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Gun Control

District of Columbia v. Heller

In 2008, the Supreme Court significantly expanded its understanding of the Second Amendment in District of Columbia v. Heller.


In 2008, a strict D.C. gun law essentially banned handgun possession in the District, with exemptions for law enforcement officers and those with a one-year license from the police chief. Dick Heller, a special police officer in D.C., applied for a permit to keep a handgun at home, but the police chief denied his application. Heller sued the District, asking for an injunction to prevent the law’s enforcement, saying it violated his Second Amendment rights. In its 5-4 decision, the Supreme Court sided with Heller, finding the D.C. law unconstitutional.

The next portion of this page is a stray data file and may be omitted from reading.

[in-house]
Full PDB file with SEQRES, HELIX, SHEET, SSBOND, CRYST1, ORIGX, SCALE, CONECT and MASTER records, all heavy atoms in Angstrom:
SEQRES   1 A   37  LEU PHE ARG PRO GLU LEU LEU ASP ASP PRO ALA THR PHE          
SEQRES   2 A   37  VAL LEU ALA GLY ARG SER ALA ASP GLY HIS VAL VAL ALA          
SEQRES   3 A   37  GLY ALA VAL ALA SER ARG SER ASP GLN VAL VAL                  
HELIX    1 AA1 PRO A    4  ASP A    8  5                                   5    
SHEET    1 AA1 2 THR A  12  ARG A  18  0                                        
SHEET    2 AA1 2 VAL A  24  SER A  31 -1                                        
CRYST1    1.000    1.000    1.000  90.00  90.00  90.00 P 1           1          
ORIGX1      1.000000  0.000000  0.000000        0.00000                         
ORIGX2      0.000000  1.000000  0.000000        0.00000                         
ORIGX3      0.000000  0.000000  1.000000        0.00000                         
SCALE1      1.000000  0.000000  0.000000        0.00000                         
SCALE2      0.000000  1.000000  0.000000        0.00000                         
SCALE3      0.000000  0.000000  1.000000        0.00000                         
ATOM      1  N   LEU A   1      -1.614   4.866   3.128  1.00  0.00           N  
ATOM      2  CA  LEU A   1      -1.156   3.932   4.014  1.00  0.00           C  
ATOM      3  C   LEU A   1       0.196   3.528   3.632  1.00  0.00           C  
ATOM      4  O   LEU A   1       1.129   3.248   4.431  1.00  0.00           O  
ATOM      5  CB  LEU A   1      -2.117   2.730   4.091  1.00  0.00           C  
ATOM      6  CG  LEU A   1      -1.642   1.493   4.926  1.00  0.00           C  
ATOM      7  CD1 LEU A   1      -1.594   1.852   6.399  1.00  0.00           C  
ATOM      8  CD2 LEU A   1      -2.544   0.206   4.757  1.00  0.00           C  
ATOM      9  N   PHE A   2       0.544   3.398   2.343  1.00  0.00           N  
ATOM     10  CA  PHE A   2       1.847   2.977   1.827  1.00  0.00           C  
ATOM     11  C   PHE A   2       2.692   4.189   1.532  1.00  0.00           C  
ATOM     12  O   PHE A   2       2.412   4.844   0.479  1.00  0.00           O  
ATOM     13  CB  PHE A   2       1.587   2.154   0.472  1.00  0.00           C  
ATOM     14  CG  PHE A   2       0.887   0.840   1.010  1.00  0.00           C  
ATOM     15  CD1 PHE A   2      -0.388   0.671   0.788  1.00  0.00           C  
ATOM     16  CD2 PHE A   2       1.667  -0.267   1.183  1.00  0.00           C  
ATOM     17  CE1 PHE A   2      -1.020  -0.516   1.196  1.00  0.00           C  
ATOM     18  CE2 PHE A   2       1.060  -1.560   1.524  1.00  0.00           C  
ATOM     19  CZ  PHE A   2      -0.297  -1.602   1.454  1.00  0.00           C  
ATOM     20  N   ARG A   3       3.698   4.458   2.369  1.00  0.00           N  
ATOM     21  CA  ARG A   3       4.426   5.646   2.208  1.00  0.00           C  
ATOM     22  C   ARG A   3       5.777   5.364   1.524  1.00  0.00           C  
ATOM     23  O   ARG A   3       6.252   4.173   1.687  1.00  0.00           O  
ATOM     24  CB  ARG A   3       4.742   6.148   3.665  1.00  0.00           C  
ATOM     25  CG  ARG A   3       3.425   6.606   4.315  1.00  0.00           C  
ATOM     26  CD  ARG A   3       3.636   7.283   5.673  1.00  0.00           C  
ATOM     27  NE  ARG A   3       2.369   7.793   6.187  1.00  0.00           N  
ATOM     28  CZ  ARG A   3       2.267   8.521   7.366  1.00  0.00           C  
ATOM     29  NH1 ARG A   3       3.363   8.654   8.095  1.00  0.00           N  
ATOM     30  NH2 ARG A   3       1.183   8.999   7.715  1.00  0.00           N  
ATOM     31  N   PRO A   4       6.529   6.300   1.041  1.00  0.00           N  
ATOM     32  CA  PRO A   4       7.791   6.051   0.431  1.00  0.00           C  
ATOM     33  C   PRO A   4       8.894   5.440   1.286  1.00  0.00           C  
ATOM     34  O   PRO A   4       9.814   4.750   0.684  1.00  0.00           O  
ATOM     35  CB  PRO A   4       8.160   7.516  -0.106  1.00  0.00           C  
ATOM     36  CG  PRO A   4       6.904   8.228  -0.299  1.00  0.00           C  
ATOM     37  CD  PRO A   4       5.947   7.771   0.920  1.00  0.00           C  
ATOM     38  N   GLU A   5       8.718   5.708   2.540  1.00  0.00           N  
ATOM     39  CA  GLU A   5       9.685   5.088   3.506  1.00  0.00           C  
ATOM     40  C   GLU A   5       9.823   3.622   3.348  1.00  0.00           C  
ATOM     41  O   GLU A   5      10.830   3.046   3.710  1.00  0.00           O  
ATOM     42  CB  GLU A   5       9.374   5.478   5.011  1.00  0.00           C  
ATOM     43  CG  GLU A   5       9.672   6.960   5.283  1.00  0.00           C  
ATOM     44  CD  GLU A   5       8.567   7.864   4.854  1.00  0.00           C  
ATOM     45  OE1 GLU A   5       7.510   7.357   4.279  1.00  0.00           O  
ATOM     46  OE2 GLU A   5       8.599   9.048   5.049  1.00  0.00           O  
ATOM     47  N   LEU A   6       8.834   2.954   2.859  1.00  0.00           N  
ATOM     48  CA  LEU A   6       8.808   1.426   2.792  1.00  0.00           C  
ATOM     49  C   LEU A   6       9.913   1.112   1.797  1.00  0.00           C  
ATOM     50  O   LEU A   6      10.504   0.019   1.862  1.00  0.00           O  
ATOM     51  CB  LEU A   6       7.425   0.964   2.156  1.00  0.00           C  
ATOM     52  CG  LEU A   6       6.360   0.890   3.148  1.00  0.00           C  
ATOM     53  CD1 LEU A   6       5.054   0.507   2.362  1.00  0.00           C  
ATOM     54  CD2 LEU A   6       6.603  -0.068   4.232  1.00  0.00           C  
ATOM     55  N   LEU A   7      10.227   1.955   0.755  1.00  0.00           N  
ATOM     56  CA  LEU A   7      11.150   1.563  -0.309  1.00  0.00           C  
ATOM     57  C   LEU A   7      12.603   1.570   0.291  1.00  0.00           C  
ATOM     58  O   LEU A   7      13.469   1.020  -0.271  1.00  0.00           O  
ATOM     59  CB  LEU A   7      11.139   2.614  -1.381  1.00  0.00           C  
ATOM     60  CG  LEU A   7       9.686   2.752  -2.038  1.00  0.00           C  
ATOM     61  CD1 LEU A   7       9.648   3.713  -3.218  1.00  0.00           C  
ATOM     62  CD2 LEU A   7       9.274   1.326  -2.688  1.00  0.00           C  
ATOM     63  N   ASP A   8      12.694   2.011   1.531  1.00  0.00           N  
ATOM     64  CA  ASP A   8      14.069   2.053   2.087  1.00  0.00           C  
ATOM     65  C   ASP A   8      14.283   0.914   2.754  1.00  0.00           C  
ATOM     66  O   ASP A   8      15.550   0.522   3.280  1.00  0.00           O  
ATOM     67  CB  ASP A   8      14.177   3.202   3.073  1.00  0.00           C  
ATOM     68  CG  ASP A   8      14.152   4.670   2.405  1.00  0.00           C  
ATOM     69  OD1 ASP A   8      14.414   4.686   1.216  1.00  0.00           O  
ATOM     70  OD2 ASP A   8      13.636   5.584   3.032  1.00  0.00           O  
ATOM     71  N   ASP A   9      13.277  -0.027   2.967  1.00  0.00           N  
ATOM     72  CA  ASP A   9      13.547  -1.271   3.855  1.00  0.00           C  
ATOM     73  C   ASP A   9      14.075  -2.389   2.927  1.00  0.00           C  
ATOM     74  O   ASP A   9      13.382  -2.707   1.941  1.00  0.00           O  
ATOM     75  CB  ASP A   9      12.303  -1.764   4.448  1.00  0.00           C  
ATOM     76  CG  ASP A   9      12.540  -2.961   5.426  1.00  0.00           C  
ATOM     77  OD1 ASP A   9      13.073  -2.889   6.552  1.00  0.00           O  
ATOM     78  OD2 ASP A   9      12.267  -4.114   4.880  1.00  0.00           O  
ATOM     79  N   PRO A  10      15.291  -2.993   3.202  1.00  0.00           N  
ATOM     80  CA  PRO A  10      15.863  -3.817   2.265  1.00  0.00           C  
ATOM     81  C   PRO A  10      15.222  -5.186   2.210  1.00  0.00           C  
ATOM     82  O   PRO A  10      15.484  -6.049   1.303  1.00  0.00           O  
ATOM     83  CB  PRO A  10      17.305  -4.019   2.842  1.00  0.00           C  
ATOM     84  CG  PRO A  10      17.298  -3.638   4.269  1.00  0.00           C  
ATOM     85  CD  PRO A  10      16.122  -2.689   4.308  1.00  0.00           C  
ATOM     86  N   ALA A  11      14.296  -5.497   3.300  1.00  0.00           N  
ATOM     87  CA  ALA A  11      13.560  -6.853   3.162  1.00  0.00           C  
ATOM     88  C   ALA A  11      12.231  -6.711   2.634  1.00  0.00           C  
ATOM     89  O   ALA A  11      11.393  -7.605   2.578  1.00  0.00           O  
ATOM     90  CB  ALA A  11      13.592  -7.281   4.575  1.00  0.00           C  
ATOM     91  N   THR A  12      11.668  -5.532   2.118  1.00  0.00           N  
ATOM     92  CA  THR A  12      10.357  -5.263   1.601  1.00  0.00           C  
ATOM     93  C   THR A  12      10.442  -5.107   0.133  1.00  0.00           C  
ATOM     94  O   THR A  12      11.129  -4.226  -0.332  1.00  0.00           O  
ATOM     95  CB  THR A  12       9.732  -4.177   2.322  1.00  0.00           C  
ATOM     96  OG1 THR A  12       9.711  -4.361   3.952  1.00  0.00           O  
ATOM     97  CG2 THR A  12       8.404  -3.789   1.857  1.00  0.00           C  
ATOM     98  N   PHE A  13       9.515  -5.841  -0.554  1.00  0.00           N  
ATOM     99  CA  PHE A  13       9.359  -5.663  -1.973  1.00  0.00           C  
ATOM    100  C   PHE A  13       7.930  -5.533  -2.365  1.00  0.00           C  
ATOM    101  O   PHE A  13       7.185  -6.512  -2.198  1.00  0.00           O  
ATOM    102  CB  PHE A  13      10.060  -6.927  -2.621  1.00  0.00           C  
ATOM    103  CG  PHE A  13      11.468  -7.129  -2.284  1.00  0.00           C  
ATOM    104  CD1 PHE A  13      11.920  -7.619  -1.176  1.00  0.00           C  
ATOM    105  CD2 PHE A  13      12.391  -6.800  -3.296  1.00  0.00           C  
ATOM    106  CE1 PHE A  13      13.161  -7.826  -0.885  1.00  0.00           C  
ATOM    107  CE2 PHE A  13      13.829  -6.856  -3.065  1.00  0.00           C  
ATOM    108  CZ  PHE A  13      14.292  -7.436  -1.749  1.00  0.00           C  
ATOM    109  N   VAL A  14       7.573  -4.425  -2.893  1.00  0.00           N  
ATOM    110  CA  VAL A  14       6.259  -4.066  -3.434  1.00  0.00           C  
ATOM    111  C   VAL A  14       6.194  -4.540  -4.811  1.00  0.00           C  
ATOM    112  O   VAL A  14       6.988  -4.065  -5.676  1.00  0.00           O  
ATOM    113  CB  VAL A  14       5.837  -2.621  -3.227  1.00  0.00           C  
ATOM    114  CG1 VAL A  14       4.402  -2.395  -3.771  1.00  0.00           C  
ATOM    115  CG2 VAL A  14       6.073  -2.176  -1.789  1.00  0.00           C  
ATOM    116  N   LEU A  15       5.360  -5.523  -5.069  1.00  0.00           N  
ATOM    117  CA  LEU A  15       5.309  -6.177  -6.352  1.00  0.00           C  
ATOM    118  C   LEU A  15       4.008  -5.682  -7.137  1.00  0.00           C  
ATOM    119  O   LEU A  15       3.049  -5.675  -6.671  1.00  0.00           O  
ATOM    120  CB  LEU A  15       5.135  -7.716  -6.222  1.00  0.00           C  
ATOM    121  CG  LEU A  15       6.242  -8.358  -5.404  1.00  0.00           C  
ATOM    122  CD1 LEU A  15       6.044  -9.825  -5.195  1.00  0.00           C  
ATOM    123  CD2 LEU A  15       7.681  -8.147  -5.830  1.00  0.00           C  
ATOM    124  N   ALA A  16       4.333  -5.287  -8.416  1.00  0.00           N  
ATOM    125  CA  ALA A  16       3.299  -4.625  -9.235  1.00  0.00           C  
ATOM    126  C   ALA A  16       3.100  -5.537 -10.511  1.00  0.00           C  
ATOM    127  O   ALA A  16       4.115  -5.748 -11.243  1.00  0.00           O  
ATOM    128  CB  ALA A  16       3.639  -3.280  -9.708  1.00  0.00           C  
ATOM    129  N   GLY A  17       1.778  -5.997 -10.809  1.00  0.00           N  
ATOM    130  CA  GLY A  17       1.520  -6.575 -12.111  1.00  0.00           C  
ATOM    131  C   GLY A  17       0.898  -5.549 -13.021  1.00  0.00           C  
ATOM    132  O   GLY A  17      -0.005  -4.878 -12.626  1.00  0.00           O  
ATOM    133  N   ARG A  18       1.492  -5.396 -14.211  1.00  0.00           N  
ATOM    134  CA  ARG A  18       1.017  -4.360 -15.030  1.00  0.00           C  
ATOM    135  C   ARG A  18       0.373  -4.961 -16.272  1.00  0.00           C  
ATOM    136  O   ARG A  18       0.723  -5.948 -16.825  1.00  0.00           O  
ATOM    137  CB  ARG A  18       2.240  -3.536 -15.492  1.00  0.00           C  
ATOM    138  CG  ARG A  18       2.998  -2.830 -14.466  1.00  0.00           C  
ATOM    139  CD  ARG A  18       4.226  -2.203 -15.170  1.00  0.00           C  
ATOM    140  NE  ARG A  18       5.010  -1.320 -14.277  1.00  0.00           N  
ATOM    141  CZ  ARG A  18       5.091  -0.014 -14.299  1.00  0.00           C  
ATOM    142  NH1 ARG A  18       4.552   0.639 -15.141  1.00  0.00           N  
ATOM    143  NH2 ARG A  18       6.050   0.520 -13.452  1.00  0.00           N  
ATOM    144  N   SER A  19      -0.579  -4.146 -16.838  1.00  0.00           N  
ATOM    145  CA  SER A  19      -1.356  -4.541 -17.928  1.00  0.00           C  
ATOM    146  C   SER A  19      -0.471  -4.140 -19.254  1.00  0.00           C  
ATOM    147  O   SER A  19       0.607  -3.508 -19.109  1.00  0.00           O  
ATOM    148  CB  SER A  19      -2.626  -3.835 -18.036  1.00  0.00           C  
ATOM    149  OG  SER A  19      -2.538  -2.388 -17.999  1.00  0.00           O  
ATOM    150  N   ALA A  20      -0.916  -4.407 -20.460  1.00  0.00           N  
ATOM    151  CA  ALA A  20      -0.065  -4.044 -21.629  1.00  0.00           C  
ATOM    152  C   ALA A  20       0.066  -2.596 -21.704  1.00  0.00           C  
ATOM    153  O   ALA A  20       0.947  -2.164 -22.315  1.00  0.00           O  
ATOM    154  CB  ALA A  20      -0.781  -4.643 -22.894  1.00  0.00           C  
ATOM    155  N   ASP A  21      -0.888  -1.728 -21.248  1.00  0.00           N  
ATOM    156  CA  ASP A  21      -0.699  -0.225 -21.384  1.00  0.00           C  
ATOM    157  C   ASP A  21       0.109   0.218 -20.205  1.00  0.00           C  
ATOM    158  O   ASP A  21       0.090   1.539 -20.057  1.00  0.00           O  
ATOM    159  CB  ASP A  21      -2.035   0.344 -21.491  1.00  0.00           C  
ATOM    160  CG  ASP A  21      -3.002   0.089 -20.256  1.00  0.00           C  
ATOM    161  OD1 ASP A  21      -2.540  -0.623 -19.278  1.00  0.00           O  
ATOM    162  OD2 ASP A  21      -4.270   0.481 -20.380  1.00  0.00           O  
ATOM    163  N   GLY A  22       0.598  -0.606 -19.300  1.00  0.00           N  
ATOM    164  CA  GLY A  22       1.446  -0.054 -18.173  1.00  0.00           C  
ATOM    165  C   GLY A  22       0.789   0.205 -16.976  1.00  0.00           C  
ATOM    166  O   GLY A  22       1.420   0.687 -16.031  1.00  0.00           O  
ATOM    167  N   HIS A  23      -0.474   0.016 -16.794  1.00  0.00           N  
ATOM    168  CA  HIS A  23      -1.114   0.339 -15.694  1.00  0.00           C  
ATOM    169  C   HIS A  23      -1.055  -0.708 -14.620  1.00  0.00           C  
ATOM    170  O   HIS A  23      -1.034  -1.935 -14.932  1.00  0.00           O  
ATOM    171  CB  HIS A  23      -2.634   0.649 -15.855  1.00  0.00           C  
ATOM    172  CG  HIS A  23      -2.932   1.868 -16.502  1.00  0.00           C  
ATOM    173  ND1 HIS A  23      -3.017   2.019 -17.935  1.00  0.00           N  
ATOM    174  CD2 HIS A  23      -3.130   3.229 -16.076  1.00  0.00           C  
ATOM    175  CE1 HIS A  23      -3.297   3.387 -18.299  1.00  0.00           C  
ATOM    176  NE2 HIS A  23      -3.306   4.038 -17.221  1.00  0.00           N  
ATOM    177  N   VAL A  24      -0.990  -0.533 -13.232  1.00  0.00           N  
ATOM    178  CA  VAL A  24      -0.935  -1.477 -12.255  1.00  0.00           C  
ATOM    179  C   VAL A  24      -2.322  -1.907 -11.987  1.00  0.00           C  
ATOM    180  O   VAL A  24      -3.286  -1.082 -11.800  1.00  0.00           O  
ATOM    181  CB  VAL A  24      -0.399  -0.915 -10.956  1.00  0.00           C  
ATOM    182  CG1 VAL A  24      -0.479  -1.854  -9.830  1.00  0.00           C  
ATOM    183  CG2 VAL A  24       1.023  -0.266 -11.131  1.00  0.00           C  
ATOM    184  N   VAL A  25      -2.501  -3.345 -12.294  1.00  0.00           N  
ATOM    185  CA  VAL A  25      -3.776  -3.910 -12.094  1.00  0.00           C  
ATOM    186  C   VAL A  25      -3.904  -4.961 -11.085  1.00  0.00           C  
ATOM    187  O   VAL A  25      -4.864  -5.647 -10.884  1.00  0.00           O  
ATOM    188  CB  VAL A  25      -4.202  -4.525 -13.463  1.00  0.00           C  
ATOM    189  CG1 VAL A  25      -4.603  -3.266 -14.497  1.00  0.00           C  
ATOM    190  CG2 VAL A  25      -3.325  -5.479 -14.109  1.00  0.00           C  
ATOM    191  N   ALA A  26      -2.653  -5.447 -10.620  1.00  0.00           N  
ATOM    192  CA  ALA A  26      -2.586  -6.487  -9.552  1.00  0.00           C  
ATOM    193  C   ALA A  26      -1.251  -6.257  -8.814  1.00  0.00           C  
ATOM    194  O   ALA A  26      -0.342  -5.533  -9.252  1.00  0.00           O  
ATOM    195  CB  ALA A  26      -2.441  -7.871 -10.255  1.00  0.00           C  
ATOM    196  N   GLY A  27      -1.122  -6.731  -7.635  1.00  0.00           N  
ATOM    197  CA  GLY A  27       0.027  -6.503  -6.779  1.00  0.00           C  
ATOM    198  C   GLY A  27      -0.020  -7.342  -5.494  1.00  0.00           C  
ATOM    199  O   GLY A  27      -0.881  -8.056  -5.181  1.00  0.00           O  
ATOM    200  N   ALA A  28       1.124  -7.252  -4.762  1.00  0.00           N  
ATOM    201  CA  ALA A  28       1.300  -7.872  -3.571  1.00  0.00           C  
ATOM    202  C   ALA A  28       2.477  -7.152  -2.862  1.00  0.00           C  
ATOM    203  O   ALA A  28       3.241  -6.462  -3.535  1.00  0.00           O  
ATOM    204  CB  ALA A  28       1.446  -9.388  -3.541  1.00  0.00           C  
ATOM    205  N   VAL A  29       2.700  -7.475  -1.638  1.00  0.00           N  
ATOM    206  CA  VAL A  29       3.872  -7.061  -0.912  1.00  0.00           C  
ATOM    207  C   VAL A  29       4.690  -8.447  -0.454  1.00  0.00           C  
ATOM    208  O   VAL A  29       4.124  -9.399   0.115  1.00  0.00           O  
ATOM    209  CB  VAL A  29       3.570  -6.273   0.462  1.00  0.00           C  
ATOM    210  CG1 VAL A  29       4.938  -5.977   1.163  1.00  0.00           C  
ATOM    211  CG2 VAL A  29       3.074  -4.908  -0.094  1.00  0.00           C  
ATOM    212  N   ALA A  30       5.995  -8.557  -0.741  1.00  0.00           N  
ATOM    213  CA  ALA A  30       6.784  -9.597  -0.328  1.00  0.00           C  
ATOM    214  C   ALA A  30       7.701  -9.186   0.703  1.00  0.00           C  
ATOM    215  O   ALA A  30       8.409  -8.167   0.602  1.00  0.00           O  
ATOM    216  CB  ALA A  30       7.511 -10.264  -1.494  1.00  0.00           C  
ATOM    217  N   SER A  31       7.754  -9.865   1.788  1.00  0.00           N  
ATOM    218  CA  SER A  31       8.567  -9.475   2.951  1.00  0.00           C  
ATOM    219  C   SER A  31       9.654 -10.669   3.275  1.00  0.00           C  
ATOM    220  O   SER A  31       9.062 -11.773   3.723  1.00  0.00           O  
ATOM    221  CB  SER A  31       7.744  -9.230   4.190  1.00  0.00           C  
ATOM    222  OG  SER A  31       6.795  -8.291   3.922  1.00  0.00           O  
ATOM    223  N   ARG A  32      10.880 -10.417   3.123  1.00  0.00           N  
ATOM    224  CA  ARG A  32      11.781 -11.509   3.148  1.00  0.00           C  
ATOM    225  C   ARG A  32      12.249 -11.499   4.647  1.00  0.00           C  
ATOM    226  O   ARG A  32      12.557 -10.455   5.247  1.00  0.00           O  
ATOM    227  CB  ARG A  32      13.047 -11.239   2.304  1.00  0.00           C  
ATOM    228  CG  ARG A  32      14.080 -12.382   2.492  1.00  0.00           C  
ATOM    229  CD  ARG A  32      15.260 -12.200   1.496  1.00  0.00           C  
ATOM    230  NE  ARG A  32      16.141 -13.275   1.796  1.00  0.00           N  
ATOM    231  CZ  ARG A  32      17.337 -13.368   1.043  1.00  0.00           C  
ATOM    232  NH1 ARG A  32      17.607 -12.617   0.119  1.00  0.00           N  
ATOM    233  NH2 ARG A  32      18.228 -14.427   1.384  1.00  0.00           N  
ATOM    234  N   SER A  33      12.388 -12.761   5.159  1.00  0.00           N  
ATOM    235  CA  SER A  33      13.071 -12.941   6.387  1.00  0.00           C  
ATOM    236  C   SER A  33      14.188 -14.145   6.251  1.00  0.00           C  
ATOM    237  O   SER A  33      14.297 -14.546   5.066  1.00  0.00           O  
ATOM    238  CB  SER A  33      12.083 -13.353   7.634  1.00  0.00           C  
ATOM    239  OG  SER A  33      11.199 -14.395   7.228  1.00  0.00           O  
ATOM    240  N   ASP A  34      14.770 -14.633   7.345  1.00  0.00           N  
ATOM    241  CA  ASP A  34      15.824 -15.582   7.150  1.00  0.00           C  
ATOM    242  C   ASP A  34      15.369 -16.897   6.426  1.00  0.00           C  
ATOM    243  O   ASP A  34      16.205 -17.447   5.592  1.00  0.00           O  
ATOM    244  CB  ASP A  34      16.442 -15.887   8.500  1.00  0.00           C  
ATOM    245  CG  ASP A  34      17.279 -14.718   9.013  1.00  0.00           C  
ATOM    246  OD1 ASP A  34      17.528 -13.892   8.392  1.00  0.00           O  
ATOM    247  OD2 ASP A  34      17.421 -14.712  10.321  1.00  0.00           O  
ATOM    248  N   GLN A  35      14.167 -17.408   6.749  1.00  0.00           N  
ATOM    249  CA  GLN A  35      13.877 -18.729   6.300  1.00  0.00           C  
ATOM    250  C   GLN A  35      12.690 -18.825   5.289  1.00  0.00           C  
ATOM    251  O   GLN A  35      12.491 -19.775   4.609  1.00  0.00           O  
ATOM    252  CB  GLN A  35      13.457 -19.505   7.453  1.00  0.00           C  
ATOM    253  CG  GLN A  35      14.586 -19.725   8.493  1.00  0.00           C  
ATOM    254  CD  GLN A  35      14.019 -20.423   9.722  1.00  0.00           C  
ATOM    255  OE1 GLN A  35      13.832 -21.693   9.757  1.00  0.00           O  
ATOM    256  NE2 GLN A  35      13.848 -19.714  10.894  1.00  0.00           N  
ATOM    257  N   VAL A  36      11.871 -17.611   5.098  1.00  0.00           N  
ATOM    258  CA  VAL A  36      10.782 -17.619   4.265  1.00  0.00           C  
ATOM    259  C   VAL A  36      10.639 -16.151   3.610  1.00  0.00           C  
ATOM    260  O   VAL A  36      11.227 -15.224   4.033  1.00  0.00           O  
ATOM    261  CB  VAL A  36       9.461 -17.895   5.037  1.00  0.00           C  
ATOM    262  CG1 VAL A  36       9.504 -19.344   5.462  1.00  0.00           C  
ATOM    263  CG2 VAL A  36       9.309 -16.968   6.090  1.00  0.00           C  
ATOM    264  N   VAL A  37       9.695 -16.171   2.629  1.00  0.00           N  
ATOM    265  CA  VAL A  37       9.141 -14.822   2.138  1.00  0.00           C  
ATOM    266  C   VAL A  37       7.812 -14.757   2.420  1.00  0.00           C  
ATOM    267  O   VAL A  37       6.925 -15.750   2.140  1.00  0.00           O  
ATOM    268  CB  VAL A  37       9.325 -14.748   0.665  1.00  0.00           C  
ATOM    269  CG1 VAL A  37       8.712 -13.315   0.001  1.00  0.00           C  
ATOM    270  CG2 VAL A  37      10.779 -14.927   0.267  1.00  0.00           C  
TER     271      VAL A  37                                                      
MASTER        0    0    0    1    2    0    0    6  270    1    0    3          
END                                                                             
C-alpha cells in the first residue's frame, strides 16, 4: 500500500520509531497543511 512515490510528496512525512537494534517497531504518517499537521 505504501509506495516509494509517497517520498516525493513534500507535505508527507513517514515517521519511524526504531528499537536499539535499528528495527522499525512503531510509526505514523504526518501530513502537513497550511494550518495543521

The Court found that the Second Amendment grants an individual the right to possess a firearm, even when unconnected to service in a militia. This 2008 case was the first time the Supreme Court considered a Second Amendment case since United States v. Miller in 1939. The Court rejected the traditional 20th-century interpretation of its Miller decision that the Second Amendment granted a collective rather than individual right. The “collective right” interpretation argues that the right to bear arms extends only to an individual’s service in a militia. The case represented a significant win for the gun lobby, which had advocated for the “individual right” view for many years. In 2019, former Associate Justice John Paul Stephens penned an opinion piece for The Atlantic calling the Heller decision “the Supreme Court’s worst decision of [his] tenure.”